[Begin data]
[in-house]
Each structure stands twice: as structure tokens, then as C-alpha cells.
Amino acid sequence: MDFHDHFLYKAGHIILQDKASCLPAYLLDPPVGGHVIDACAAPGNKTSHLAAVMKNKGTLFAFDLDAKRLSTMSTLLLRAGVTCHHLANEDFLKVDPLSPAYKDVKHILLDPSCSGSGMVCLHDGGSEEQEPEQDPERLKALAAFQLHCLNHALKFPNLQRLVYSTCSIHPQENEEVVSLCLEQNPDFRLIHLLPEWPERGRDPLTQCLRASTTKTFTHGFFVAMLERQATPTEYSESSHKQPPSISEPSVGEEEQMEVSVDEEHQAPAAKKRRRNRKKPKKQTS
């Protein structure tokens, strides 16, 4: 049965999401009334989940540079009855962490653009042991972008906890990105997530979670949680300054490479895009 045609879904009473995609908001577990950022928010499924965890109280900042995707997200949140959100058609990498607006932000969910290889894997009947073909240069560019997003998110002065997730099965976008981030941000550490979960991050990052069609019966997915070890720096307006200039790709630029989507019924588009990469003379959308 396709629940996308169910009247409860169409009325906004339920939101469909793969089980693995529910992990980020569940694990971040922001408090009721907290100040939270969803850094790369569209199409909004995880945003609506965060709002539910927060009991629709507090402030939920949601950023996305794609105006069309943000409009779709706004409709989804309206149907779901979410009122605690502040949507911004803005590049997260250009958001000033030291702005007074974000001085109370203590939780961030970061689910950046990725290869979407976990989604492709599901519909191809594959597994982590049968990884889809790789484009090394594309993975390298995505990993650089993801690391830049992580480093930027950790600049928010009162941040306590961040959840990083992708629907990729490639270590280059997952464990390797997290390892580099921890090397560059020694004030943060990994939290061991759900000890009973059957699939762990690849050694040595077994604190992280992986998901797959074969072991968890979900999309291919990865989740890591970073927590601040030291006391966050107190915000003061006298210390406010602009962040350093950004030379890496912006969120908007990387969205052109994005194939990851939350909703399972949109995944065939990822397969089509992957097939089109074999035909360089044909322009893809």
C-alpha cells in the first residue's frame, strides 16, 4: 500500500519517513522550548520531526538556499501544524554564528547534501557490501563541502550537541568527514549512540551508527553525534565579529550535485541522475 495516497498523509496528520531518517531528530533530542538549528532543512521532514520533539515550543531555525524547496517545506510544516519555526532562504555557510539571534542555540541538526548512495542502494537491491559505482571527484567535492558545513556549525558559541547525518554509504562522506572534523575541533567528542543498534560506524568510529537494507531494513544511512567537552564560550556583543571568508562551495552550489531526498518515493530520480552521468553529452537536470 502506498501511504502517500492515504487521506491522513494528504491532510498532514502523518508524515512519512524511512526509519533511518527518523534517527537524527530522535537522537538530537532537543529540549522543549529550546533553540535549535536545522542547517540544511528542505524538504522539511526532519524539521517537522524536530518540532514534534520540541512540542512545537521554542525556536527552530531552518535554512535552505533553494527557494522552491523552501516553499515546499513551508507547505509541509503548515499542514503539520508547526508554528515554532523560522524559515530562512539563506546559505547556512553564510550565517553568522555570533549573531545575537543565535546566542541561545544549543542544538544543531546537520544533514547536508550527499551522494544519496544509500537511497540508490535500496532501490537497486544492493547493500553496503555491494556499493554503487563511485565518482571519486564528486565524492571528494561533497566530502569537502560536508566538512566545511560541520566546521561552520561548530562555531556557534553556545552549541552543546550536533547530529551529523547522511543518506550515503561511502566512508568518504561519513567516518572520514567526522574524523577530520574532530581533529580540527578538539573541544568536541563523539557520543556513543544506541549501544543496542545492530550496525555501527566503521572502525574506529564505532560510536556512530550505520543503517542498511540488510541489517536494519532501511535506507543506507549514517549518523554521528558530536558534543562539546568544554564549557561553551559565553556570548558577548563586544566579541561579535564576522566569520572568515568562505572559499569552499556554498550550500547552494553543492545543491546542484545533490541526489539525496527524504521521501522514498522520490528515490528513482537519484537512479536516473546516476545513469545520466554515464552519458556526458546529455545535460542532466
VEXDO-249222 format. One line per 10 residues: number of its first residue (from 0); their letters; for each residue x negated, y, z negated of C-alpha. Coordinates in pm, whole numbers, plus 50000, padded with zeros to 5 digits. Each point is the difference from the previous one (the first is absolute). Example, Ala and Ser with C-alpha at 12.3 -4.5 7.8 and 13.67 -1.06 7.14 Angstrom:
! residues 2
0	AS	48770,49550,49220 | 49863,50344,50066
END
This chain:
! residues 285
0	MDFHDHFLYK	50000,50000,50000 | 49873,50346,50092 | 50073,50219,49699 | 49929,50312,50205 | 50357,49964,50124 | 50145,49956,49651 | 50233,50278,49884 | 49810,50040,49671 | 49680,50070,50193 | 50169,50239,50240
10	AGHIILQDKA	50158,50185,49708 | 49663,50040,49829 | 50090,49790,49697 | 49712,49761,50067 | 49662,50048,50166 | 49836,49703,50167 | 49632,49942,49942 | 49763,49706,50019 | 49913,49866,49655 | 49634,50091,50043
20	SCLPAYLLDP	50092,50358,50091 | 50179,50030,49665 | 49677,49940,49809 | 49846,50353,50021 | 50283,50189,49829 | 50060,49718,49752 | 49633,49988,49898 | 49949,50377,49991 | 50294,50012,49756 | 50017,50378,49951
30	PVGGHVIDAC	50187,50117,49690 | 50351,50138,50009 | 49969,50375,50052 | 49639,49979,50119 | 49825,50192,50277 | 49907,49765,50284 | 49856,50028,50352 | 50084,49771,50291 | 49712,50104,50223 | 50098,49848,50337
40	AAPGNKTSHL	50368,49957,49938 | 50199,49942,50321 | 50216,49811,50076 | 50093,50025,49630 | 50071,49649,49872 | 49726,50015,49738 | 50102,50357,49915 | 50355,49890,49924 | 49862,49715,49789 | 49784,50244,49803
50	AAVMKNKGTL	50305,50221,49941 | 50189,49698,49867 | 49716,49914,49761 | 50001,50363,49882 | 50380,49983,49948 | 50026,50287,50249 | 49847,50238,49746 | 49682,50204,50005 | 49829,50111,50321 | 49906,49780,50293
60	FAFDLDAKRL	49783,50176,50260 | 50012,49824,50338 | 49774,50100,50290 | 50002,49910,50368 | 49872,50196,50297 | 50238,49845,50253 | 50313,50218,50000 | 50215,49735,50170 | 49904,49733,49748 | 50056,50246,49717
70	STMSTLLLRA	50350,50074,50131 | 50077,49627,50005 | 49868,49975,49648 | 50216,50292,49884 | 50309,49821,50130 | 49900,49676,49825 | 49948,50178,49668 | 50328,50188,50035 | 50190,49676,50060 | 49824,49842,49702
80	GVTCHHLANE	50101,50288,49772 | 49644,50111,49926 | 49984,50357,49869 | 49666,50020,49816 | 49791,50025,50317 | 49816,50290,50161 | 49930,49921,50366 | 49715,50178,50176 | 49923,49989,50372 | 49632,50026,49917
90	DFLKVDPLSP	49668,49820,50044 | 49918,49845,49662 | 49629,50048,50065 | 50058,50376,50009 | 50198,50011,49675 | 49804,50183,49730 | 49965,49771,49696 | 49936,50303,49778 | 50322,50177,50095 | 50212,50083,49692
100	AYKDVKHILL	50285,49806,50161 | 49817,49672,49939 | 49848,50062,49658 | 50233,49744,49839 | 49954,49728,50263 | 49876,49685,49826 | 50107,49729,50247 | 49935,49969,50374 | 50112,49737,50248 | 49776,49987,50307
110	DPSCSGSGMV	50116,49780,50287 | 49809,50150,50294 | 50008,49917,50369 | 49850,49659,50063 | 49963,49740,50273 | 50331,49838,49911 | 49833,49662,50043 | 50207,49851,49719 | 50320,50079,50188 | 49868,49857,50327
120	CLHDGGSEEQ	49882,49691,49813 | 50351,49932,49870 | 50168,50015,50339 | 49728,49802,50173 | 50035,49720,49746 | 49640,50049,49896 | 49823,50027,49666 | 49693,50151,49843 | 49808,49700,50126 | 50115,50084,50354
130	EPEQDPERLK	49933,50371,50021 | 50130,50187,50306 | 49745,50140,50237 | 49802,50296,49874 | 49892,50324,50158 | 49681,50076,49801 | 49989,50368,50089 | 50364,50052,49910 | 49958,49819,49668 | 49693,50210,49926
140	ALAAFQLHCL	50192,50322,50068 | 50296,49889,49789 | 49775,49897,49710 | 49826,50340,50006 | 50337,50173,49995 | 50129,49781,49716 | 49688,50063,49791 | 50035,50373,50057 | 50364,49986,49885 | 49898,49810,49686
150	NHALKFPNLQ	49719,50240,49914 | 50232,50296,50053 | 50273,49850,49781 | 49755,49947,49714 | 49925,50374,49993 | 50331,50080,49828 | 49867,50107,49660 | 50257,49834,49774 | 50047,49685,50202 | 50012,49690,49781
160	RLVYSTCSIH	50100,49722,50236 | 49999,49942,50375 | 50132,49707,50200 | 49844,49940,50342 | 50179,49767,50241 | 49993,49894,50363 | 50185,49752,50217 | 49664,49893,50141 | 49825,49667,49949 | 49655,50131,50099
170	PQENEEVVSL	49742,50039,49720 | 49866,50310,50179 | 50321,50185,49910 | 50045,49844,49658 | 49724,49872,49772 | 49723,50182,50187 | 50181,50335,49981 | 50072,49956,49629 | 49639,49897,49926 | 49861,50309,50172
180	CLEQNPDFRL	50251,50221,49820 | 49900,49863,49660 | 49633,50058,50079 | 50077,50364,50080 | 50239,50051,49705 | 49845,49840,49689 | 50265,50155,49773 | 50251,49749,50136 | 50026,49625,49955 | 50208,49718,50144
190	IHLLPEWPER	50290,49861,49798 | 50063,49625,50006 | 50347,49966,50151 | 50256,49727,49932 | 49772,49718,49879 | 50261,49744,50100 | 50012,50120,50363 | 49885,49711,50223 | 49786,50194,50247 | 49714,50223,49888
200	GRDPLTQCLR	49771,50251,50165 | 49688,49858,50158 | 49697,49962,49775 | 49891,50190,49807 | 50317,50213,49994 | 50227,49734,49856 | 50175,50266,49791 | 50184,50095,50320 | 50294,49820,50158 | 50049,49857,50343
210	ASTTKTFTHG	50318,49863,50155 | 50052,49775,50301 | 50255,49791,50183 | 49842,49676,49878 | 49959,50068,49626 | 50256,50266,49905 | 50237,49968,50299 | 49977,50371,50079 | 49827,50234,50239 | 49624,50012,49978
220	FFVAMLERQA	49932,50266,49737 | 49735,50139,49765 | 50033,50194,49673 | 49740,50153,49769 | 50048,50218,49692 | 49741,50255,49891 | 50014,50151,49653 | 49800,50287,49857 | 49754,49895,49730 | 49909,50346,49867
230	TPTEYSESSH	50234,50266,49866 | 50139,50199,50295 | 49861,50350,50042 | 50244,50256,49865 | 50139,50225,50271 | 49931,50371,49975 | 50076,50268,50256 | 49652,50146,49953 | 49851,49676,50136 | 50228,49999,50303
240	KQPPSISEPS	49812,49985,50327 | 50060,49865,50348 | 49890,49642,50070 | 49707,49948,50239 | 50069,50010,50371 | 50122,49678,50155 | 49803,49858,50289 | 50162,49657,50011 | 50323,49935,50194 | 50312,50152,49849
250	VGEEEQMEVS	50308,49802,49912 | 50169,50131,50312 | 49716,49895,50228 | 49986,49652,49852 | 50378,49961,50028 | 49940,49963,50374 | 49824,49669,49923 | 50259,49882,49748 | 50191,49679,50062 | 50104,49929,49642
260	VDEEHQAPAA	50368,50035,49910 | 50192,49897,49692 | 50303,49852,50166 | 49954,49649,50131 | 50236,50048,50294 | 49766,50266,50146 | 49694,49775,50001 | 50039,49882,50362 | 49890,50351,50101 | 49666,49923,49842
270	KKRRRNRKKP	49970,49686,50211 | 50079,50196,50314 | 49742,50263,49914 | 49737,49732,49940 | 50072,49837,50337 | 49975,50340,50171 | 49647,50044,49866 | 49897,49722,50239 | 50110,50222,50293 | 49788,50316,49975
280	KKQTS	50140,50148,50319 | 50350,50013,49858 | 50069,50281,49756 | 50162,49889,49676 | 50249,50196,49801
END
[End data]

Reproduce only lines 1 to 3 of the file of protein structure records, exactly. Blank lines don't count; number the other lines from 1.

[in-house]
Each structure stands twice: as structure tokens, then as C-alpha cells.
Amino acid sequence: MDFHDHFLYKAGHIILQDKASCLPAYLLDPPVGGHVIDACAAPGNKTSHLAAVMKNKGTLFAFDLDAKRLSTMSTLLLRAGVTCHHLANEDFLKVDPLSPAYKDVKHILLDPSCSGSGMVCLHDGGSEEQEPEQDPERLKALAAFQLHCLNHALKFPNLQRLVYSTCSIHPQENEEVVSLCLEQNPDFRLIHLLPEWPERGRDPLTQCLRASTTKTFTHGFFVAMLERQATPTEYSESSHKQPPSISEPSVGEEEQMEVSVDEEHQAPAAKKRRRNRKKPKKQTS